Diamond-market sentiment was weak in July due to tight profits and liquidity. The pressures facing cutters and dealers resulted from high rough supply at inflated prices during 2017 and 2018, even as polished prices were softening.
The RapNet Diamond Index (RAPI™) for 1-carat polished fell 0.9% during the month. The index was down 4% since the beginning of the year and 6.1% over the past 12 months.
The midstream is being squeezed and is bearing the risk of holding inventory: Miners are maintaining high rough prices, while jewelers are holding fewer goods in inventory and taking more on consignment. Over the last decade, manufacturers focused on raising credit rather than profit as miners pushed rough supply, but now the lack of profit has led banks to cut lending.
Rough sales plummeted as sightholders rejected goods at prevailing prices. De Beers’ $250 million July sight was its smallest in over three years. Polished inventory remains inflated, even as manufacturers reduced production an estimated 30%.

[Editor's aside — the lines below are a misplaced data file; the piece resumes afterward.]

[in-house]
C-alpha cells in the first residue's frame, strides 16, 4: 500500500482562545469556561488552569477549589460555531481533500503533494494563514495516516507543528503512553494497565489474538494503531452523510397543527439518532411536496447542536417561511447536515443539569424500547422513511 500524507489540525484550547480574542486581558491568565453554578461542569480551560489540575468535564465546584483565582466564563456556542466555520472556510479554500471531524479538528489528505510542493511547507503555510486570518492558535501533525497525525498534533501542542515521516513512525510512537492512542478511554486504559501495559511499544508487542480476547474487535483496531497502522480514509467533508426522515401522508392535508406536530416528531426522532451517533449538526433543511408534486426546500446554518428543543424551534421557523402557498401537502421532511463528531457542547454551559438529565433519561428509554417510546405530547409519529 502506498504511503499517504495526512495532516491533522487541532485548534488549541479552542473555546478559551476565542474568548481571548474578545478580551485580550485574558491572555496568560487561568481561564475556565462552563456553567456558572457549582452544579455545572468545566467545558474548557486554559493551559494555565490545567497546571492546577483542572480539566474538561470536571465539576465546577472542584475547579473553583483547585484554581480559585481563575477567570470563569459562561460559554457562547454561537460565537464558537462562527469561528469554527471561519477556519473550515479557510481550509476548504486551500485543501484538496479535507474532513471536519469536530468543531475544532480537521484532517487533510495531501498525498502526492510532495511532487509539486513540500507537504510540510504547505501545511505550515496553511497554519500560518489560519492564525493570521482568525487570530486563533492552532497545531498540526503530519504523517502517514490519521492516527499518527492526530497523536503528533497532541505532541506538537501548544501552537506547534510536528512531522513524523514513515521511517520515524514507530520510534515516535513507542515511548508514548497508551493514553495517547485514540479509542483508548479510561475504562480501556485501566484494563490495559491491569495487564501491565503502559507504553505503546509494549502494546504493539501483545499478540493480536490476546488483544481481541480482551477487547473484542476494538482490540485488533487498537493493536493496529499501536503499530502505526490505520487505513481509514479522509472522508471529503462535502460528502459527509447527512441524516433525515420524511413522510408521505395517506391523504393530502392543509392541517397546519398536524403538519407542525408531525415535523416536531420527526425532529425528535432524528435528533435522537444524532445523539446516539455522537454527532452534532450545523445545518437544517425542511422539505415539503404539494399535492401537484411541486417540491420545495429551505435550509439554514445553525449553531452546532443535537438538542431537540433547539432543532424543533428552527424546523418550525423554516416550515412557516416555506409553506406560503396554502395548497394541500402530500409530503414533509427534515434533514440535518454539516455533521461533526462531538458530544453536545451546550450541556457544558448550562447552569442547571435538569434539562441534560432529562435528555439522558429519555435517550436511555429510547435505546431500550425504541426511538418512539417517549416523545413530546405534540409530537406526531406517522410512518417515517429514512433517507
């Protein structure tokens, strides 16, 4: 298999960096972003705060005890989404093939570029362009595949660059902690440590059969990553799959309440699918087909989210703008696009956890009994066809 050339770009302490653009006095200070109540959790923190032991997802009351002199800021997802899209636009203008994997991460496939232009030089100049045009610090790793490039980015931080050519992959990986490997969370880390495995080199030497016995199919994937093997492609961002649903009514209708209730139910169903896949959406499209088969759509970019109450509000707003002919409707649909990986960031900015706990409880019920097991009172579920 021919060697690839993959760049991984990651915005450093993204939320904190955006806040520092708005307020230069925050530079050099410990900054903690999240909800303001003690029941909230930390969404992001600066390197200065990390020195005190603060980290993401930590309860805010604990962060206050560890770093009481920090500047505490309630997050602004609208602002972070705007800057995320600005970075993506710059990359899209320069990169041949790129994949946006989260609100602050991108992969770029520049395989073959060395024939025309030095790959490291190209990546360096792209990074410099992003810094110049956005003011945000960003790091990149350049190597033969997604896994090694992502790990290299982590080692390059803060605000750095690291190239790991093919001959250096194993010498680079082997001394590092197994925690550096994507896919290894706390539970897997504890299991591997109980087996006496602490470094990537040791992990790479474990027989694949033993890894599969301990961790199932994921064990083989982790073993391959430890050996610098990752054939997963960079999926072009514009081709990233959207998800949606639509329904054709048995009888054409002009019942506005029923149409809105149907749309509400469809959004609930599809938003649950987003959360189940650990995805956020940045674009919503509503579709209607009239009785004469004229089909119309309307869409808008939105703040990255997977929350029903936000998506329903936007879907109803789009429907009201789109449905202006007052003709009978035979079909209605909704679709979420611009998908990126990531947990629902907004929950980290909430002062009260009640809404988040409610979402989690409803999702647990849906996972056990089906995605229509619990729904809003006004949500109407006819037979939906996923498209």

Polished trading has been quiet, with US jewelers assessing their holiday-season requirements. Far East demand is cautious due to US-China trade tensions and currency devaluation. Meanwhile, political protests have negatively impacted Hong Kong wholesale and retail sales.
Dealer trading has also declined, with manufacturers going directly to retailers in a bid for better profits, as outlined in the July Rapaport Research Report. The industry needs a vibrant middle market, but dealers are hesitant to buy while prices are falling and polished is in oversupply.
To restore profit, the trade needs to reduce rough prices, as well as raise diamond-jewelry demand through marketing. Greater profitability will improve midstream liquidity, and the focus will shift toward boosting consumer spending rather than credit. In turn, a profitable midstream will restore polished price growth.